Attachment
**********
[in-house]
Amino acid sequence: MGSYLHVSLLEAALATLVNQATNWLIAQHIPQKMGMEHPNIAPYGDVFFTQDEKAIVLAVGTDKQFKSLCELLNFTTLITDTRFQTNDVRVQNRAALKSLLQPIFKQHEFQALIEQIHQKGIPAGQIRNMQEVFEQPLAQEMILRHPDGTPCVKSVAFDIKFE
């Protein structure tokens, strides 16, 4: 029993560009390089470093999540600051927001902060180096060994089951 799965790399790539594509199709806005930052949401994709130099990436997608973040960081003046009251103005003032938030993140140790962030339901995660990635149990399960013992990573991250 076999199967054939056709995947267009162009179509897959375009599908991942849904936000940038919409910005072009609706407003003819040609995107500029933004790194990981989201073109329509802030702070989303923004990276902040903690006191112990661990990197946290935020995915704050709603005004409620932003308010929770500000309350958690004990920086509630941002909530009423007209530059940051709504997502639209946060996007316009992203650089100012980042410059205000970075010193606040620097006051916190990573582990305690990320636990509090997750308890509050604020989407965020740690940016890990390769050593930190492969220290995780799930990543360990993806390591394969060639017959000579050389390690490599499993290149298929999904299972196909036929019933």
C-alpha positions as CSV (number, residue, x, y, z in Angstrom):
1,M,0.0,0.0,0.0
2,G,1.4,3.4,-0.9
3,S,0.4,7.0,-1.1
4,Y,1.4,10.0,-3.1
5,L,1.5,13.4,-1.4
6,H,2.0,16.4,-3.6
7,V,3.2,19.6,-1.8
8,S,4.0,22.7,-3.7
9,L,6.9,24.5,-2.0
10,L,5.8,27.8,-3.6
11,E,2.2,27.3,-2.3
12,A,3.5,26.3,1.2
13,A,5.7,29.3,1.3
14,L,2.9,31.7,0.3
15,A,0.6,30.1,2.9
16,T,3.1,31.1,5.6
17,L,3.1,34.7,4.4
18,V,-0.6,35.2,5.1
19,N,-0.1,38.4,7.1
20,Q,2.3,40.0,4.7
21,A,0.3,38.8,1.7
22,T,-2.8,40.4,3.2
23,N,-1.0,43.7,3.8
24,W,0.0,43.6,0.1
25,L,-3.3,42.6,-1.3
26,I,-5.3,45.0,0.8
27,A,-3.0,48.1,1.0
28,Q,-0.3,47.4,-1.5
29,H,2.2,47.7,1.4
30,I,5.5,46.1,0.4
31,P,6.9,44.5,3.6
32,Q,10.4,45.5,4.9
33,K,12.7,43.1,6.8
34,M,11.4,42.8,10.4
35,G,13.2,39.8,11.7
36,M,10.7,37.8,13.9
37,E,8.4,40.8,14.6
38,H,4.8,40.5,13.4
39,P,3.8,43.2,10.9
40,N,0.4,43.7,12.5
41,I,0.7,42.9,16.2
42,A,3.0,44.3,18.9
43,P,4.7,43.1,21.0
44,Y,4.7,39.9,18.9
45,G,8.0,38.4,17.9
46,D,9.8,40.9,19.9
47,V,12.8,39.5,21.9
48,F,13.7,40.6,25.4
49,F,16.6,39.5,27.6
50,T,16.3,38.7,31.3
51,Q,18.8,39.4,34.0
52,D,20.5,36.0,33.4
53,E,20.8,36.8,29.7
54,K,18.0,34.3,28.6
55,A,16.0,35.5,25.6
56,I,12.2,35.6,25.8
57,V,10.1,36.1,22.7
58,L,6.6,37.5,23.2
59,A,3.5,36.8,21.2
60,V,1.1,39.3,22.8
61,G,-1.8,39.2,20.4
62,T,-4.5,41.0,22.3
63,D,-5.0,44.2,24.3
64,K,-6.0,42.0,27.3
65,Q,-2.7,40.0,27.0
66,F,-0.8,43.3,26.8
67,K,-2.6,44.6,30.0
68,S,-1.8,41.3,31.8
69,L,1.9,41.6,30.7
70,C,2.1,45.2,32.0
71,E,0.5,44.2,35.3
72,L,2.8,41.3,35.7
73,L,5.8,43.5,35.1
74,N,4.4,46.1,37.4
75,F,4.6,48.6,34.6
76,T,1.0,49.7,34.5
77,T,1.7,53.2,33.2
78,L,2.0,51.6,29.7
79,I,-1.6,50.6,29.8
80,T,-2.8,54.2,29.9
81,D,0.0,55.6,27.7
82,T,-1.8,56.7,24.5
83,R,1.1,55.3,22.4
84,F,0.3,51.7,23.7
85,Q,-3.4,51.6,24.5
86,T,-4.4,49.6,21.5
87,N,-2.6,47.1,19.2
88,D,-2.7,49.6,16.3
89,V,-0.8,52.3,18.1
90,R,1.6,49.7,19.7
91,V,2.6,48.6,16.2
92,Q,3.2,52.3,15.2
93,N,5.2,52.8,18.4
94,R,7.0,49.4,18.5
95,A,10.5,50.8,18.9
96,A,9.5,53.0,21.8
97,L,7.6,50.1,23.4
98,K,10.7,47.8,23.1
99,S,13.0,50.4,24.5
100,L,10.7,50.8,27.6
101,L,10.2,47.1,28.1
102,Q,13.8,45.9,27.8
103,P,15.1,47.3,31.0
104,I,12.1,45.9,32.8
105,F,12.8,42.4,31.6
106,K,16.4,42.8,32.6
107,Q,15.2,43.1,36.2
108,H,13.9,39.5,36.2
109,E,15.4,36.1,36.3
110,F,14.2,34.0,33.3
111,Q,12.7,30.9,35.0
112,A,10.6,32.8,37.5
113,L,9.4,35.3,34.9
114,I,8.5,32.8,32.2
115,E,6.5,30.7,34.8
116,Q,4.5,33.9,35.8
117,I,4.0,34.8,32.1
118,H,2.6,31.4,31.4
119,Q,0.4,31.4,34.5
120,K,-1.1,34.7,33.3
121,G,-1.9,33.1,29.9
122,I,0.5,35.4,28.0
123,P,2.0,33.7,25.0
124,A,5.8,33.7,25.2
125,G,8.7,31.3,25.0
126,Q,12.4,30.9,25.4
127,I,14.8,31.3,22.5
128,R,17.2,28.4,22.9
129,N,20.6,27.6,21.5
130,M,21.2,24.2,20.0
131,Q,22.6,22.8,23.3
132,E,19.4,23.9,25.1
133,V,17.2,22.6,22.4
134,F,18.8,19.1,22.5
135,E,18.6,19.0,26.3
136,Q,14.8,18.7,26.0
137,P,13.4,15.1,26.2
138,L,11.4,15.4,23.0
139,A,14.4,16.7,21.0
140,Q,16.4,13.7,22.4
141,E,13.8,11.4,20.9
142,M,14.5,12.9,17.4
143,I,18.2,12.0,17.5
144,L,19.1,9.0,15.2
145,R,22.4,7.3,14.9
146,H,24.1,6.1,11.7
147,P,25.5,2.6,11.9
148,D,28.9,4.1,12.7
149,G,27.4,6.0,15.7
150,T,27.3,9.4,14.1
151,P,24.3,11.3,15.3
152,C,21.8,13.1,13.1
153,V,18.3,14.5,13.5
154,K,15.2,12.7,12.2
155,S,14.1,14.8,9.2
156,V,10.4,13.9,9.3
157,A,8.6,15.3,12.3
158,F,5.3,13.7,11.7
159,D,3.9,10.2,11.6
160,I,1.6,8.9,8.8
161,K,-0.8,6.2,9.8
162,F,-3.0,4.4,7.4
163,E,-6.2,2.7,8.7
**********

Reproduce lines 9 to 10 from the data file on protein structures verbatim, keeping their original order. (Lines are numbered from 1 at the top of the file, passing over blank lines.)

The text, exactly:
5,L,1.5,13.4,-1.4
6,H,2.0,16.4,-3.6